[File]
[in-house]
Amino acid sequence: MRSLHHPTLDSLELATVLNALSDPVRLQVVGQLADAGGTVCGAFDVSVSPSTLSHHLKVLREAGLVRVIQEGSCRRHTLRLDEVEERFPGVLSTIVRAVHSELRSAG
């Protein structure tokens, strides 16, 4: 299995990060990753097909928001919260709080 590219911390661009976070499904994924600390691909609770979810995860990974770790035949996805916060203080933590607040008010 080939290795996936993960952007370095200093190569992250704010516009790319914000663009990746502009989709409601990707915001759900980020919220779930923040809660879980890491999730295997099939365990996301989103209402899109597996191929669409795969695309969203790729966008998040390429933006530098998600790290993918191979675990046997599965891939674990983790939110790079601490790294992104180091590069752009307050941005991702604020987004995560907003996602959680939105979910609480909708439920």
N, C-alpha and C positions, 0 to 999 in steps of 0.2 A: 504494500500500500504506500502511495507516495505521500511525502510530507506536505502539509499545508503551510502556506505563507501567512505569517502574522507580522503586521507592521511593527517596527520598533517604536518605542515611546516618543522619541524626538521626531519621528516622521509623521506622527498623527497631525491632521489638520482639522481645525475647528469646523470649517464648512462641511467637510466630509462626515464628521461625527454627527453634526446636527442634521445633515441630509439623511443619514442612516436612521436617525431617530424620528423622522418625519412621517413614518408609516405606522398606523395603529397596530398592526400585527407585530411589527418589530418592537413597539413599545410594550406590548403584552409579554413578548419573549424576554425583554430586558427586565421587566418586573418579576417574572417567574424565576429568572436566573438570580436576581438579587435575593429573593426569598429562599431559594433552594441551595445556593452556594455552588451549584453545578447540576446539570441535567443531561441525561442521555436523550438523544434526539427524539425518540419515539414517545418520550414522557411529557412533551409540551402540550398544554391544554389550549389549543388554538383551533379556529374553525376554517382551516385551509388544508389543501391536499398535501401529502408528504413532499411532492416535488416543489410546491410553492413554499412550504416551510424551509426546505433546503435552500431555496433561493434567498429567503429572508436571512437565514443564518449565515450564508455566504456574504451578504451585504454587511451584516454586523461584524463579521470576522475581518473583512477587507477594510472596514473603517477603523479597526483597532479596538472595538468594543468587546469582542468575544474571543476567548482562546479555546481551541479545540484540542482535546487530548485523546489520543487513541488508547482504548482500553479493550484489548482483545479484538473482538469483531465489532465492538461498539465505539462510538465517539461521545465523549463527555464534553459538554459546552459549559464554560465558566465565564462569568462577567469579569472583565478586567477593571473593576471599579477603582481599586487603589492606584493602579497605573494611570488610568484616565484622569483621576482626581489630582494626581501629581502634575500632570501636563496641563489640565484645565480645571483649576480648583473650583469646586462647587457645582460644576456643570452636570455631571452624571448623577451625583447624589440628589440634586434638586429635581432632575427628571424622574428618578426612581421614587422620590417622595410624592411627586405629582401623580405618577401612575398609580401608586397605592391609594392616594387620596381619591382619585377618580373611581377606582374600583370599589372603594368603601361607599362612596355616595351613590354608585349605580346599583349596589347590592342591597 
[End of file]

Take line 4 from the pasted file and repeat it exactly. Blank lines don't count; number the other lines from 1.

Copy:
N, C-alpha and C positions, 0 to 999 in steps of 0.2 A: 504494500500500500504506500502511495507516495505521500511525502510530507506536505502539509499545508503551510502556506505563507501567512505569517502574522507580522503586521507592521511593527517596527520598533517604536518605542515611546516618543522619541524626538521626531519621528516622521509623521506622527498623527497631525491632521489638520482639522481645525475647528469646523470649517464648512462641511467637510466630509462626515464628521461625527454627527453634526446636527442634521445633515441630509439623511443619514442612516436612521436617525431617530424620528423622522418625519412621517413614518408609516405606522398606523395603529397596530398592526400585527407585530411589527418589530418592537413597539413599545410594550406590548403584552409579554413578548419573549424576554425583554430586558427586565421587566418586573418579576417574572417567574424565576429568572436566573438570580436576581438579587435575593429573593426569598429562599431559594433552594441551595445556593452556594455552588451549584453545578447540576446539570441535567443531561441525561442521555436523550438523544434526539427524539425518540419515539414517545418520550414522557411529557412533551409540551402540550398544554391544554389550549389549543388554538383551533379556529374553525376554517382551516385551509388544508389543501391536499398535501401529502408528504413532499411532492416535488416543489410546491410553492413554499412550504416551510424551509426546505433546503435552500431555496433561493434567498429567503429572508436571512437565514443564518449565515450564508455566504456574504451578504451585504454587511451584516454586523461584524463579521470576522475581518473583512477587507477594510472596514473603517477603523479597526483597532479596538472595538468594543468587546469582542468575544474571543476567548482562546479555546481551541479545540484540542482535546487530548485523546489520543487513541488508547482504548482500553479493550484489548482483545479484538473482538469483531465489532465492538461498539465505539462510538465517539461521545465523549463527555464534553459538554459546552459549559464554560465558566465565564462569568462577567469579569472583565478586567477593571473593576471599579477603582481599586487603589492606584493602579497605573494611570488610568484616565484622569483621576482626581489630582494626581501629581502634575500632570501636563496641563489640565484645565480645571483649576480648583473650583469646586462647587457645582460644576456643570452636570455631571452624571448623577451625583447624589440628589440634586434638586429635581432632575427628571424622574428618578426612581421614587422620590417622595410624592411627586405629582401623580405618577401612575398609580401608586397605592391609594392616594387620596381619591382619585377618580373611581377606582374600583370599589372603594368603601361607599362612596355616595351613590354608585349605580346599583349596589347590592342591597 